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Canadian Press
Jan 4, 2007, 4:34 PM EST

LEKSAND, Sweden (CP) - It will be Canada's defence against Russia's offence in the gold medal game at the world junior hockey championship.

It was the same story in last year's final in Vancouver, won 5-0 by Canada. Russia leads the tournament in goals with 24, compared to Canada's 15 heading into Friday's finale (1:30 ET). Both teams have given up just five goals in five games, but the Russians have had more breathing space thanks to their firepower up front.

The Canadians' defence, special teams and goaltender Carey Price have brought them this far.

Canada is chasing a third straight gold medal after victories in Vancouver and Grand Forks, N.D., in 2005, but the team hasn't won the title in Europe since 1997.

Jonathan Toews, one of 11 players on the Canadian team who won gold in 2006, is hoping to experience victory again.

"It's almost like you are your country's hero just for a night and to get that feeling again would be unbelievable," said the North Dakota forward. "That's what I'm playing for - for everyone back home and the guys on our team."

Canada's inability to generate much offence at even-strength prompted head coach Craig Hartsburg to move Toews up to first-line centre between Brad Marchand and Steve Downie in Thursday's practice.

Andrew Cogliano, who had centred Marchand and Downie since selection camp, was put between Tom Pyatt and Ryan O'Marra.

"We think we need a little bit more five-on-five," Hartsburg said. "Hopefully it will spark us.

"It doesn't matter where the goals come from. It's a matter of everyone playing their best. We'll find the goals somewhere in the lineup."

Canada has one player in the top 10 in scoring in the tournament and that is defenceman Kris Russell with four goals and two assists.

Canada was a tense team in a 2-1 shootout win over the U.S. in the semifinal. Their nervousness nearly cost them the game, but they were bailed out by the play of Price.

Hartsburg planned to get the players out of their hotel for a walk around Leksand on Thursday in an effort to get their minds off the gold-medal game.

"I think we need to get excited about playing well rather than worrying about playing well," Hartsburg said.

He played a short bench against the U.S. in search of goals and says he'll do it again if needed.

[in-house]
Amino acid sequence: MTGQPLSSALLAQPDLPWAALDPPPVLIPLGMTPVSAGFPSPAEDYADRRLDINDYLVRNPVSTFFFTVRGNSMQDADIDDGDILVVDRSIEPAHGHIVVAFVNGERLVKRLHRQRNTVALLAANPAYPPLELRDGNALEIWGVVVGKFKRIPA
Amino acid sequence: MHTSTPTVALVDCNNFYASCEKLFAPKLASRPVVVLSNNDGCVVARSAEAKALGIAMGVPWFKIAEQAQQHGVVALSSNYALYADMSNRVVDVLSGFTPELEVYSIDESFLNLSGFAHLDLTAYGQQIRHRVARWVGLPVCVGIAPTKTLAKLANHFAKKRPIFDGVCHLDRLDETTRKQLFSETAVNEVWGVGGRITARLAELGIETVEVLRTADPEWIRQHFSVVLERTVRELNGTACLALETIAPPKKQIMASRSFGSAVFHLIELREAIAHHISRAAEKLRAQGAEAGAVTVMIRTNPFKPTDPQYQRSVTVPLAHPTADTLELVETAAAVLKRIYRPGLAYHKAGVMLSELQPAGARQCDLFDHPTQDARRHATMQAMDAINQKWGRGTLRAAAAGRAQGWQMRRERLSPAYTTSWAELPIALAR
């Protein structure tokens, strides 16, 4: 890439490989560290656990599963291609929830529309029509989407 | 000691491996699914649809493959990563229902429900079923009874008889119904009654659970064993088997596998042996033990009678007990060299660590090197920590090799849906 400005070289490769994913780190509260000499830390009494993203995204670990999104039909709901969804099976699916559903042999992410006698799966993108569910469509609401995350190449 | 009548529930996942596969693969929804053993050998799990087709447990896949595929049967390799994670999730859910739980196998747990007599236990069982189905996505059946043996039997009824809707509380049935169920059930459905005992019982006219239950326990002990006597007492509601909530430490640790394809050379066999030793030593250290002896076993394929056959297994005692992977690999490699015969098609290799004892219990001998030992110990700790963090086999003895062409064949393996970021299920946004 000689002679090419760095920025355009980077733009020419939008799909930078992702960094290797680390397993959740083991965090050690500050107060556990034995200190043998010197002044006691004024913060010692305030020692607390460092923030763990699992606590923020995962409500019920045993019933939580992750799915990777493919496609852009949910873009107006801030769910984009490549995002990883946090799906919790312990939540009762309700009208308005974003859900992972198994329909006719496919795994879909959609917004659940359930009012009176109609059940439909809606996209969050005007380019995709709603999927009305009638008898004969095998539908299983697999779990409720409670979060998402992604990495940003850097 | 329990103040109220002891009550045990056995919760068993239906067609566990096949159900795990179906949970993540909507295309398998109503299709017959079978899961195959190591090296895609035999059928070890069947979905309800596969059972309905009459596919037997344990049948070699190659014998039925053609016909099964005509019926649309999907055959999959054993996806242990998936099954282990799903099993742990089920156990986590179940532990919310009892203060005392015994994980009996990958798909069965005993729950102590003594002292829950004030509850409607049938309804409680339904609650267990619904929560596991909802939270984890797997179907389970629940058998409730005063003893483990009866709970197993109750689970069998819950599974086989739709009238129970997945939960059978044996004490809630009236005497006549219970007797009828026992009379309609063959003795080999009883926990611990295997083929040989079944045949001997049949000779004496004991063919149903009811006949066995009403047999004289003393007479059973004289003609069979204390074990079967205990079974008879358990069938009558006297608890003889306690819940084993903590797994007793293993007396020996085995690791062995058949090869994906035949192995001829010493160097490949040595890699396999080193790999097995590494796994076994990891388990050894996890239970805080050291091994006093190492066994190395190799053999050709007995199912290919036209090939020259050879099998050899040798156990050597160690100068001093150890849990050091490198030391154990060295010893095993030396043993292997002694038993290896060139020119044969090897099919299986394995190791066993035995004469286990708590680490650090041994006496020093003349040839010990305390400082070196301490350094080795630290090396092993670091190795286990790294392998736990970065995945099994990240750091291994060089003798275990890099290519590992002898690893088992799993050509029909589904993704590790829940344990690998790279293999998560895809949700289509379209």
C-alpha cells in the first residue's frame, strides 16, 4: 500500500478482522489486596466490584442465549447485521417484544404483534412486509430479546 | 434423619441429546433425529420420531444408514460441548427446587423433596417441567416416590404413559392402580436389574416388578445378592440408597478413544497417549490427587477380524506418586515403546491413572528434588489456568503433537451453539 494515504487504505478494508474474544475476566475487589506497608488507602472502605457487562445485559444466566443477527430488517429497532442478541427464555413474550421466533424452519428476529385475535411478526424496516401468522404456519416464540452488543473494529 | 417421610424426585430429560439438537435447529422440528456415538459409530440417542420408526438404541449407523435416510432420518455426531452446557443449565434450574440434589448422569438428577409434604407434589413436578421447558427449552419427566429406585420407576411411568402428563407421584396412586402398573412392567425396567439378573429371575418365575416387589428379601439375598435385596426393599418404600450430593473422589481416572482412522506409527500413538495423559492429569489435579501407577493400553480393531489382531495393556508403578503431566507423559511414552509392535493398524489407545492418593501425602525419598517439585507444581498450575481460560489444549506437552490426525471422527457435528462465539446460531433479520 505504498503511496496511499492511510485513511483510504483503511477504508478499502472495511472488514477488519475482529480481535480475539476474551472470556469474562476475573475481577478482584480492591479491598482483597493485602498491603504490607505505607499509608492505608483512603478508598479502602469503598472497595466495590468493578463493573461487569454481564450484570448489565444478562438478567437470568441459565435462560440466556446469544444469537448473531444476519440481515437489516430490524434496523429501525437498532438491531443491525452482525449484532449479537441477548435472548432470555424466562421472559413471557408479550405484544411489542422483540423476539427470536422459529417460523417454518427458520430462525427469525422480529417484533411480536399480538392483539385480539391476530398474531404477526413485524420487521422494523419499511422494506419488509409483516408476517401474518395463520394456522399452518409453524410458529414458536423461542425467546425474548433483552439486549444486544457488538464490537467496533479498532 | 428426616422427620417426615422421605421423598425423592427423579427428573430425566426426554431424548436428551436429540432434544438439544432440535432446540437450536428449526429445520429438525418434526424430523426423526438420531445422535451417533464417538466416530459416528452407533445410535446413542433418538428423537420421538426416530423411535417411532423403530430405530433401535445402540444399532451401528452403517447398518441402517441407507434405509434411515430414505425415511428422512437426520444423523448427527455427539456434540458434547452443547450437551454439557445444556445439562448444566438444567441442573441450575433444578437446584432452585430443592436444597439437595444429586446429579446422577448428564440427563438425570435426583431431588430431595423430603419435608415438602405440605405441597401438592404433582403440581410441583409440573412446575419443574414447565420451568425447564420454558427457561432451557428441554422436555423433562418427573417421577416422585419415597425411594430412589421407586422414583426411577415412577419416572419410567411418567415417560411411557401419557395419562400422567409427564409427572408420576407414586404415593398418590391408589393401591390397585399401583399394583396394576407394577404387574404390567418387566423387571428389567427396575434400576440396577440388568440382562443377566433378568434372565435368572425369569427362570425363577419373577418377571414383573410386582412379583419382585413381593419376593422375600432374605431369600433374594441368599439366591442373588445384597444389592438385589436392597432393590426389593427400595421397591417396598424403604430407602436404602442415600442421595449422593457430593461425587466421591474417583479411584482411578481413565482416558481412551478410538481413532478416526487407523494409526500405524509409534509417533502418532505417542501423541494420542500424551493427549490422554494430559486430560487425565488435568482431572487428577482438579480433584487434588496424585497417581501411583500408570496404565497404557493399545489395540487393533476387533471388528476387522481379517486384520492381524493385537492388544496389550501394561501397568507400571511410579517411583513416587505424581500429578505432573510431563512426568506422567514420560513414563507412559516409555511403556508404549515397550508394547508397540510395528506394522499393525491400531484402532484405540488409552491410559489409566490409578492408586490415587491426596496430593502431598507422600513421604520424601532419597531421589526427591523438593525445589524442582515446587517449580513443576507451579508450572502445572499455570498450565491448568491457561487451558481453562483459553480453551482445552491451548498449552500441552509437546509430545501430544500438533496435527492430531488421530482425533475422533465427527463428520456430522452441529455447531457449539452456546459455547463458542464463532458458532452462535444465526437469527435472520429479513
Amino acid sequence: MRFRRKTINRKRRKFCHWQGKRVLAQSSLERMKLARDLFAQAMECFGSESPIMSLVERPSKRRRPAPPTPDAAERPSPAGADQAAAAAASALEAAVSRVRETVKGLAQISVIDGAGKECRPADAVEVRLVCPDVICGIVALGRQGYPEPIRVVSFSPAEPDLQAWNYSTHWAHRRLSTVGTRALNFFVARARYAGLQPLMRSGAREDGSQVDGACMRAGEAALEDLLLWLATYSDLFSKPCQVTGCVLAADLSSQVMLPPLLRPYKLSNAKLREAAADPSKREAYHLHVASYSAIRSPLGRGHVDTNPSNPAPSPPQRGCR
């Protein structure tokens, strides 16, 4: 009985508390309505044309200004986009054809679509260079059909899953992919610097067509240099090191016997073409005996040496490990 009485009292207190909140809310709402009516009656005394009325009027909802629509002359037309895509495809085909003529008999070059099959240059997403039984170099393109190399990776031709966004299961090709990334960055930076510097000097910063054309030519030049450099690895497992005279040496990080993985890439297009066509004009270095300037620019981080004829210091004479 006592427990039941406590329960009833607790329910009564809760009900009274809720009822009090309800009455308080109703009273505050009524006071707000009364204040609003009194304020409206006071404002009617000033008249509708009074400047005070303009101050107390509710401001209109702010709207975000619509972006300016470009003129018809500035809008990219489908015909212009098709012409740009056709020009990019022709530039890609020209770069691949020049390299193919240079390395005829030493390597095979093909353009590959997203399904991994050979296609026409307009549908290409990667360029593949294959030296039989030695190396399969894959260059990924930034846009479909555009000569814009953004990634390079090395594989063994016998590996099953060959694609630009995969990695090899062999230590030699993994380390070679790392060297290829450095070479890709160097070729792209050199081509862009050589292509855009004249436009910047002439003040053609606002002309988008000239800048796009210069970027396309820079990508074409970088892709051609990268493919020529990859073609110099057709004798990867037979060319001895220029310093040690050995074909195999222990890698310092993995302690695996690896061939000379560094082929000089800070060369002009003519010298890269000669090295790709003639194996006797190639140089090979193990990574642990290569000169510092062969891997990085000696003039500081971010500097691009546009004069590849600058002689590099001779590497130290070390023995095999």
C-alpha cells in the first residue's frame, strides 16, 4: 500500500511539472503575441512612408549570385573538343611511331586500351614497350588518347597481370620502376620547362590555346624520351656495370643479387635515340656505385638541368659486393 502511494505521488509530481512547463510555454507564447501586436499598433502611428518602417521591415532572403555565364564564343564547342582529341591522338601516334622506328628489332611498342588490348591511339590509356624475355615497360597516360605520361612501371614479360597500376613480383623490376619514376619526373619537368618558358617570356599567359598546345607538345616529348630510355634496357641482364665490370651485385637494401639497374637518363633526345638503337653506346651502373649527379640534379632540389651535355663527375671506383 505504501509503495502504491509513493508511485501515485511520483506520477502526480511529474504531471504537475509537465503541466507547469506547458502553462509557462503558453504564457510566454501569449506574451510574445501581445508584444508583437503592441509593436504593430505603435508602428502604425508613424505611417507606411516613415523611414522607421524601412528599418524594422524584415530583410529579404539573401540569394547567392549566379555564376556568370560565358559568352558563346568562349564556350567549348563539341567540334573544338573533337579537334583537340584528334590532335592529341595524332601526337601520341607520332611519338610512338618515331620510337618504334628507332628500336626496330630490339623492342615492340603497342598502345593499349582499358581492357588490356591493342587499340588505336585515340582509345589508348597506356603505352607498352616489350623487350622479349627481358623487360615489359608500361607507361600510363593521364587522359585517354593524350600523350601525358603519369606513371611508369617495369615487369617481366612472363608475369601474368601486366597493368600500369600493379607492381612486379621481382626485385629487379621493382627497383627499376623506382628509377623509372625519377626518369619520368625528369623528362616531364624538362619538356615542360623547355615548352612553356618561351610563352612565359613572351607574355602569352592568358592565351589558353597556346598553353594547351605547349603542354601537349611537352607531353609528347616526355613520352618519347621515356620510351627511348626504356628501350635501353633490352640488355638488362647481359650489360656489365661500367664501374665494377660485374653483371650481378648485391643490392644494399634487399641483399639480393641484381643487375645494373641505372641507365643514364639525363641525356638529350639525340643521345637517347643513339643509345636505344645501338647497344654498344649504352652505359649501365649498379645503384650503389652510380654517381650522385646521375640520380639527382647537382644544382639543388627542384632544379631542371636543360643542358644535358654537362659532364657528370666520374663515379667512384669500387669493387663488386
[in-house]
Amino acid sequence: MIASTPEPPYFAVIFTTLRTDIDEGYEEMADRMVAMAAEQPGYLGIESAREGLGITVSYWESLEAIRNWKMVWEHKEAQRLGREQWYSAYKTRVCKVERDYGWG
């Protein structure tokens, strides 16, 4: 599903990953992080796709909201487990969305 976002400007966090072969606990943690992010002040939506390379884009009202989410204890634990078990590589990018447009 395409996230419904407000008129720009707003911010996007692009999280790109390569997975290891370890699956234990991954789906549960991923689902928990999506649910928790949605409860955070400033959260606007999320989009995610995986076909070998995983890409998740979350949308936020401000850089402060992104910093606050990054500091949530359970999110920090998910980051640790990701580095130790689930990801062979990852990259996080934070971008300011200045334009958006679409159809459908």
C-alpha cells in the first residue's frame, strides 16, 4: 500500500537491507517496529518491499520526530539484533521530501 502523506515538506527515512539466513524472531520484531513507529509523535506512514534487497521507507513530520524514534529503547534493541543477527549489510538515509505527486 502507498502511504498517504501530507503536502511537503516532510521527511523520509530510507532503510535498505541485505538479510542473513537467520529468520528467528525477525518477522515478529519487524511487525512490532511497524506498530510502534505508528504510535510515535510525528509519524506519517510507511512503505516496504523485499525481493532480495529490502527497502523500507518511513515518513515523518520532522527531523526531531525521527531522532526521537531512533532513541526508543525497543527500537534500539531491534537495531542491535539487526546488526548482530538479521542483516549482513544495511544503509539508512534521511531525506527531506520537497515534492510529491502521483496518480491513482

"We just had to find something that worked," Hartsburg said. "We're prepared to do whatever we have to do.

"If some guys start out the game and play very well, then they'll obviously get more ice time. If guys don't play well early, we have to make sure we're playing the guys who are going to help us win."

This is the third straight year Canada and Russia have met in the final of this tournament.

The Russians don't have a superstar forward in their lineup as they did in Grand Forks with Alexander Ovechkin and in Vancouver with Evgeni Malkin.

Alexei Cherepanov, 17, is tied for the tournament lead in scoring with five goals and five assists. His stock is rising for the 2007 NHL draft.

"Last year we had Malkin and all the attention was to him," Russian forward Ilya Zubov said through a translator. "This year, we don't have a star, but we are playing as a team.

"In Russia, nobody believes in us for this world championship. We want to show them what we can do."

Semen Varlamov, a first-round draft pick of the Washington Capitals this year, has shored up Russia's goaltending, which was a weakness in the gold-medal losses to Canada the last two years.

"We believe in him," Zubov said. "He's been playing great for us."

The Russians' trademark speed will be an advantage on the wider international ice as they'll have more than four extra metres to work with east-west than they had in Vancouver or Grand Forks.

"They want to play in the middle of the ice," Canadian defenceman Ryan Parent said. "We have to keep the puck along the walls because that's where they don't want to play."

Added Hartsburg: "We can't chase this team, but we're going to have to be very physical on them."

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